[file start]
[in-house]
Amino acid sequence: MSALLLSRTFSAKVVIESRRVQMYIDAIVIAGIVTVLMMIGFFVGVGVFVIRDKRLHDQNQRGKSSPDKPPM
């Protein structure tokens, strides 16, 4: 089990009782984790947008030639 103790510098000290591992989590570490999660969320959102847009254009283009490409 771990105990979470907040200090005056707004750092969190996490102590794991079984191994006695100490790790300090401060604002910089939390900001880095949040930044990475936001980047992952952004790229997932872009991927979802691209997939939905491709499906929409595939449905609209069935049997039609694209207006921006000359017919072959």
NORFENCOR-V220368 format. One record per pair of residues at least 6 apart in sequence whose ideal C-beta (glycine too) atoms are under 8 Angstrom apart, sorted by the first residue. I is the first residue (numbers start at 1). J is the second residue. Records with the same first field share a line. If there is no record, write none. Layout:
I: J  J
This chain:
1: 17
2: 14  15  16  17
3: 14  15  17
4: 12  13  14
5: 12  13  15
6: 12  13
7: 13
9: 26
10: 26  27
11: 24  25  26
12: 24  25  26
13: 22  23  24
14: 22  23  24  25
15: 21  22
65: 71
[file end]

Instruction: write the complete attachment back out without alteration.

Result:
[in-house]
Amino acid sequence: MSALLLSRTFSAKVVIESRRVQMYIDAIVIAGIVTVLMMIGFFVGVGVFVIRDKRLHDQNQRGKSSPDKPPM
């Protein structure tokens, strides 16, 4: 089990009782984790947008030639 103790510098000290591992989590570490999660969320959102847009254009283009490409 771990105990979470907040200090005056707004750092969190996490102590794991079984191994006695100490790790300090401060604002910089939390900001880095949040930044990475936001980047992952952004790229997932872009991927979802691209997939939905491709499906929409595939449905609209069935049997039609694209207006921006000359017919072959």
NORFENCOR-V220368 format. One record per pair of residues at least 6 apart in sequence whose ideal C-beta (glycine too) atoms are under 8 Angstrom apart, sorted by the first residue. I is the first residue (numbers start at 1). J is the second residue. Records with the same first field share a line. If there is no record, write none. Layout:
I: J  J
This chain:
1: 17
2: 14  15  16  17
3: 14  15  17
4: 12  13  14
5: 12  13  15
6: 12  13
7: 13
9: 26
10: 26  27
11: 24  25  26
12: 24  25  26
13: 22  23  24
14: 22  23  24  25
15: 21  22
65: 71